The Japan Aerospace Exploration Agency's Institute of Space and Aeronautical Science (JAXA/ISAS) is developing a major new high-energy astrophysics observatory.  Astro-H will build on the Suzaku observatory to provide broadband, high-resolution spectroscopy and imaging over the 0.3-600 keV band utilizing four co-aligned instrument operated simultaneously.  The mission will have major participation from NASA and contributions from Canada and Europe.  The combination of new sensors and larger x-ray optics will provide very high sensitivity.  For high-resolution x-ray spectroscopy, the soft x-ray spectrometer (SXS) will feature an x-ray calorimeter spectrometer and x-ray mirror.  The instrument will cover the energy range 0.3-12 keV and is expected to have an energy resolution better than 5 eV (FWHM) with a collecting area of over 200 cm2 at 6 keV.  The cooling system will have both cryogenic and mechanical coolers for maximum lifetime (up to five years).

The SXS is a joint collaboration between NASA/GSFC and ISAS/JAXA, and the NASA participation was selected as an Explorers Mission of Opportunity in June 2008.  The mission is in Phase B now and the NASA portion of the SXS would enter Phase C/D in the spring of 2010 after a confirmation review.  As part of this investigation, a fully supported guest observer program was also proposed and is under review by NASA.  It is anticipated that the GO program will be similar to Suzaku wherein the US community will be able to propose for a large share of the observing time from all of the instruments.

Other instruments on Astro-H include a soft x-ray imager (SXI) consisting of a large area CCD camera with 35 arcmin field-of-view.  Both the SXS and SXI will have ~ 1 arcmin imaging obtained using high-throughput, low mass x-ray mirrors.  A hard x-ray imager (HXI) features focusing x-ray optics coupled with both double-sided silicon strip 
detectors and CdTe array.  The 12-m focal length optical system will provide an effective area of ~ 300 cm2 at 30 keV, and high sensitivity from 10-80 keV using multilayer x-ray mirrors with ~ 2-4 arcmin imaging.

The soft gamma detector (SGD) is a non-focusing soft gamma-ray detector with a 10-600 keV energy range and sensitivity at 300 keV that is more than 10 times higher than the Suzaku HXD (Hard X-ray Detector).  It outperforms previous soft-gamma-ray instruments in background rejection capability by adopting a new, narrow-field-of-view Compton telescope.

Astro-H is planned for launch in 2014 aboard a JAXA HII-A rocket.  More information about Astro-H can be found at:


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16. Meetings Calendar

The X-Ray Astronomy Revolution:
The Ongoing Impact of XMM-Newton and Chandra
Royal Astronomical Society, Geological Society Lecture
Theatre, Burlington House, London, UK
8th Jan 2010

Organisers: Mike Watson (Leicester), Dave Alexander (Durham), & Mat Page (MSSL)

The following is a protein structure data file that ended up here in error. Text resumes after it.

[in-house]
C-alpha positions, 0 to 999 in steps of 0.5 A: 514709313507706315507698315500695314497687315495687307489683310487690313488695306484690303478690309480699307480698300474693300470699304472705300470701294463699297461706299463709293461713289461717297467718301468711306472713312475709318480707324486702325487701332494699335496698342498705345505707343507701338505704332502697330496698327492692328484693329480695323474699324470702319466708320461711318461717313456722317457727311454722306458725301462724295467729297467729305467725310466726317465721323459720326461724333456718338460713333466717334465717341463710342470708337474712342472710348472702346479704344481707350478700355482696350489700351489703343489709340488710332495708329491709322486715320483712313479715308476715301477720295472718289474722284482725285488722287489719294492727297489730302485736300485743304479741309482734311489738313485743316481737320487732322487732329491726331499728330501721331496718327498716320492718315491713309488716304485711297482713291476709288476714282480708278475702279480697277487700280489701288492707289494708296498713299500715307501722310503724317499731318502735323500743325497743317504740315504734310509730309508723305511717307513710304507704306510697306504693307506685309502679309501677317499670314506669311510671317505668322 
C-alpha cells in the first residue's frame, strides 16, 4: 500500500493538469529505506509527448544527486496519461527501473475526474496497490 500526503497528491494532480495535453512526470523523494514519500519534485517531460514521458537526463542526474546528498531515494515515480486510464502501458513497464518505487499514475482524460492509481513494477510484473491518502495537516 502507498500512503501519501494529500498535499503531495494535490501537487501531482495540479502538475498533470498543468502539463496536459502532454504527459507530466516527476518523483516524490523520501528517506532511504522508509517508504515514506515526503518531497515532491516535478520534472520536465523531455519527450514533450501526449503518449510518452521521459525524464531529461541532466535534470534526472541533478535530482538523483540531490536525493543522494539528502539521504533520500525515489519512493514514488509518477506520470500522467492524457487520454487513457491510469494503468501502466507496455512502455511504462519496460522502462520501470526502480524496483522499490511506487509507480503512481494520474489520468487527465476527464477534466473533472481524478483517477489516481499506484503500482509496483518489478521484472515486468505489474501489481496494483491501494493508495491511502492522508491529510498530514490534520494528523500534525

an international workshop
Durham, England 19-22 April 2010

Description: This workshop will explore the processes that drive accretion onto supermassive black holes, from the most luminous distant quasars to more quiescent local systems. Currently there are conflicting discussions in the literature over which processes are most important, with different observations or theoretical studies often providing apparently contradictory results, as well as theorists often disagreeing with the observers.

One cause of these disagreements may be that we are exploring systems with a very wide range in black hole mass, Eddington ratio, redshift, and environment. The workshop aims to clarify the ranges of parameter space that are probed by different studies, and help understand how the key physical processes may vary with these parameters.

Pre-registration is now open; those selected for presentations will be notified by 15 January 2010, when full registration will begin. Please submit your title/abstract early!

Aspen Summer Workshop on "GeV and TeV Sources in the Milky Way"
Aspen Center for Physics
June 13 - 27, 2010
Organizers: Alice Harding, Stefan Funk, Liz Hays, Roger Romani

The purpose of the workshop is to bring together observers and theorists working in the area of GeV and TeV Galactic sources, an area that has attracted much interest following the launch of the Fermi and AGILE space missions and new results from ground-based gamma-ray telescopes. The focus will be on understanding the physics of the newly discovered properties of high-energy sources, including pulsars, pulsar wind nebulae,supernova remnants, and accreting compact objects. We hope to explore Galactic sources with this new energy window in astrophysics and to synthesize the different but complementary GeV and TeV views , to form a more complete physical picture of these objects . An additionally important topic is how to establish signals of new physics in the galaxy, disentangling the high energy astrophysical processes that must first be understood.